Take a deep breath, y'all.

Settle down.

Can we slow the Trey Lance Hype Train from 500 miles per hour to maybe 25 mph?

I would flat-out say the North Dakota State sophomore-to-be quarterback will not be the fourth overall pick in the NFL Draft next year, nor the 15th, nor in the first round or even in the draft at all. It should be that easy.

But as I type this sentence the world is shut down from a virus most didn't know existed three months ago. So to say something will never happen doesn't seem like the brightest move, given the current circumstances.

WDAY logo
listen live
watch live

What started as a wisp of smoke has turned to a towering inferno when it comes to Lance and it appears there's no turning back.

A feature story on Lance on The Athletic web site mentioned NFL teams were aware of Lance. Then draft analyst Matt Miller, respected and connected (and with nearly a quarter-million Twitter followers), put Lance as the fourth pick overall in his first 2021 mock draft. Sports Illustrated had him going in the first round to the New England Patriots. Pro Football Focus mentioned Lance in a list of QBs to watch.

And then, the mother of all turbo-boosts: Mel Kiper Jr., the most well-known draft analyst with the biggest sports platform in the land, said on ESPN that Lance was the top under-the-radar prospect for the 2021 draft and listed him as the 15th-ranked college player.

Good for Lance. Fun for the fans and Fargo media. Great for NDSU.

Of all the national publicity recruiting aids the Bison been given in the last decade, this one is unprecedented. The oracle of draft analysts trumpeting their young quarterback as a top 15 player.

Astonishing.

Finding out what Lance thinks about this tsunami will have to wait. He declined comment through an athletic department spokesman. Bison head coach Matt Entz also declined to comment on the subject, as did Trey's father and mentor Carlton Lance.

Miller, the draft analyst, didn't respond to a message. An ESPN spokeswoman said Kiper Jr. might be available at a later date for an interview or podcast.

So it's left to me to comb through the hyperbole and decide how much of this is real, knowing full well that people like Miller and Kiper are well-connected with NFL personnel types. They are not making up the idea that some NFLers believe Lance can play in the league and that his potential is nearly limitless. They know their stuff.

I, too, believe Lance will be an NFL quarterback someday, for what little that's worth.

So I say what I'm about to say knowing all that.

Deep breath.

First, I don't believe Lance will leave NDSU after his sophomore season — whatever that season looks like with the present goings-on. He is remarkably grounded for such a young man and believe his parents to be the same. It just doesn't seem reasonable for this family to make the decision for Trey to leave college after two seasons. Just don't see it.

Let's all remember, Lance is 19 years old and has played one season against Football Championship Subdivision competition. Sixteen games. He's still a kid by most standards, particularly those by which the NFL judges quarterbacks. To put him as the fourth or 15th overall pick based on that seems a bit much.

One respected draft analyst I spoke with, Dane Brugler of The Athletic, said this: "Scouts that I've talked to say he has the potential to be a first-rounder, but isn't there quite yet. What he did last year was great, but he'll be drafted more on how he performs in 2020."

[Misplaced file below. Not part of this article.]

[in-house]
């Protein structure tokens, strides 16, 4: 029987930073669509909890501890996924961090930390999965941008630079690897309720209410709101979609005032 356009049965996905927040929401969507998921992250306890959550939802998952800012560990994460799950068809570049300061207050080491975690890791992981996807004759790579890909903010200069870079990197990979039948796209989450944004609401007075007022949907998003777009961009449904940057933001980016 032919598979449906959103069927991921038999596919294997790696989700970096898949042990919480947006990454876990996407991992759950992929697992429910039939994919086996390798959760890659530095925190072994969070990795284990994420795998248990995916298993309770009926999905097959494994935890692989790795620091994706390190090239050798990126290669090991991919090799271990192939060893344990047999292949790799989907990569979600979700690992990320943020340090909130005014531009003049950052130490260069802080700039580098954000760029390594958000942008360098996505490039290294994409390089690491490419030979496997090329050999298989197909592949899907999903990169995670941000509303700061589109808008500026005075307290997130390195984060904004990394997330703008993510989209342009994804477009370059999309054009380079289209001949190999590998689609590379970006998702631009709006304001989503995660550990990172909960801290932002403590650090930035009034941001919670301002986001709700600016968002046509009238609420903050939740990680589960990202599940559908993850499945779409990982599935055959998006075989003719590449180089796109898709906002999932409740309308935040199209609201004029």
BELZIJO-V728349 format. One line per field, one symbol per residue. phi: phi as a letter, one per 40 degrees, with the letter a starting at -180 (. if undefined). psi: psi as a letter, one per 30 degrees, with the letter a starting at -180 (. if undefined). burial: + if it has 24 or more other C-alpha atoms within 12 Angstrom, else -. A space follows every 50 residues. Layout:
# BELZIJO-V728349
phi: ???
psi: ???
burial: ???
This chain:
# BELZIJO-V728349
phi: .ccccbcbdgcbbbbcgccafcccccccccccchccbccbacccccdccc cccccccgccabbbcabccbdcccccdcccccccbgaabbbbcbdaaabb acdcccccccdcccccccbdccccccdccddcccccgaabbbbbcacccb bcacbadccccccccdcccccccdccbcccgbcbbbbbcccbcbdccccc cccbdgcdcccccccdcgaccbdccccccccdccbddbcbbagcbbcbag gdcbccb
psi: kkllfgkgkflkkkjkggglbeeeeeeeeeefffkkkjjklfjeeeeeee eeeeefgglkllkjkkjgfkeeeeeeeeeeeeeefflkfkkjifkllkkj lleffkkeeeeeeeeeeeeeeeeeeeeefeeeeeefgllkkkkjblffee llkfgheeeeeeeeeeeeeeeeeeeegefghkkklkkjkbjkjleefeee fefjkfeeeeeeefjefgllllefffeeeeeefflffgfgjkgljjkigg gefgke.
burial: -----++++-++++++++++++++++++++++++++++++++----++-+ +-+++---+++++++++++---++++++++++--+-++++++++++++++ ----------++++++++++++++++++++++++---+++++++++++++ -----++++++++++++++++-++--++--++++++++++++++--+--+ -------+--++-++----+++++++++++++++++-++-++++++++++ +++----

The potential. That is where so much of the excitement lies. Lance has the body (6-foot-3, 225 pounds) and is extremely intelligent and poised. He owns a pocket presence and an ability to move far beyond his years. His arm is stronger than his NDSU predecessor and fifth-round draft pick Easton Stick's, but not as big as that of former Bison and No. 2 overall pick Carson Wentz. He is athletic, fast, strong, tough.

Lance is miles ahead of the quarterback curve compared to where Wentz and Stick were going into their sophomore seasons. Heck, Wentz didn't even play as a sophomore.

It's all there.

But it's far from finished.

At various points last season, including late, Bison coaches praised Lance's ability to read a defense and get NDSU's blockers into a proper pass protection while also pointing out Lance needed to improve to get his team into the best protection. A seemingly minor item to the untrained eye, especially since Lance was sacked so few times and didn't throw an interception, but a major one when talking about leaping from FCS to a top-five draft pick.

Lance, too, has fundamental and mechanical issues that need improvement. He missed throws, either from hurrying, messy footwork or being late with a read. He seemed particularly to struggle with bootleg and roll-out throws, missing wide open receivers. Again, a product of youth.

Even Kiper says Lance is "a tough evaluation" because so much of his game is predicated on running.

And, frankly, it'd be nice to see how Lance performs against a top-flight FBS team like Oregon. Will that game even be played? Seems doubtful at this point.

There's just so much we don't know because Lance is so young.

None of this is to suggest Lance isn't terrific. He is. The up far outweighs the down. My gravestone will read: "I'll still never understand how the big schools missed on Trey Lance."

But can we withhold anointing a teenage quarterback with 16 college starts under his belt, and FCS ones at that, as a first-round draft pick next year? At least until we see another 15 starts and he actually declares for the draft? Or is that asking too much in the pent-up coronavirus-fueled nuttiness in which we live?

I'm afraid I know the answer.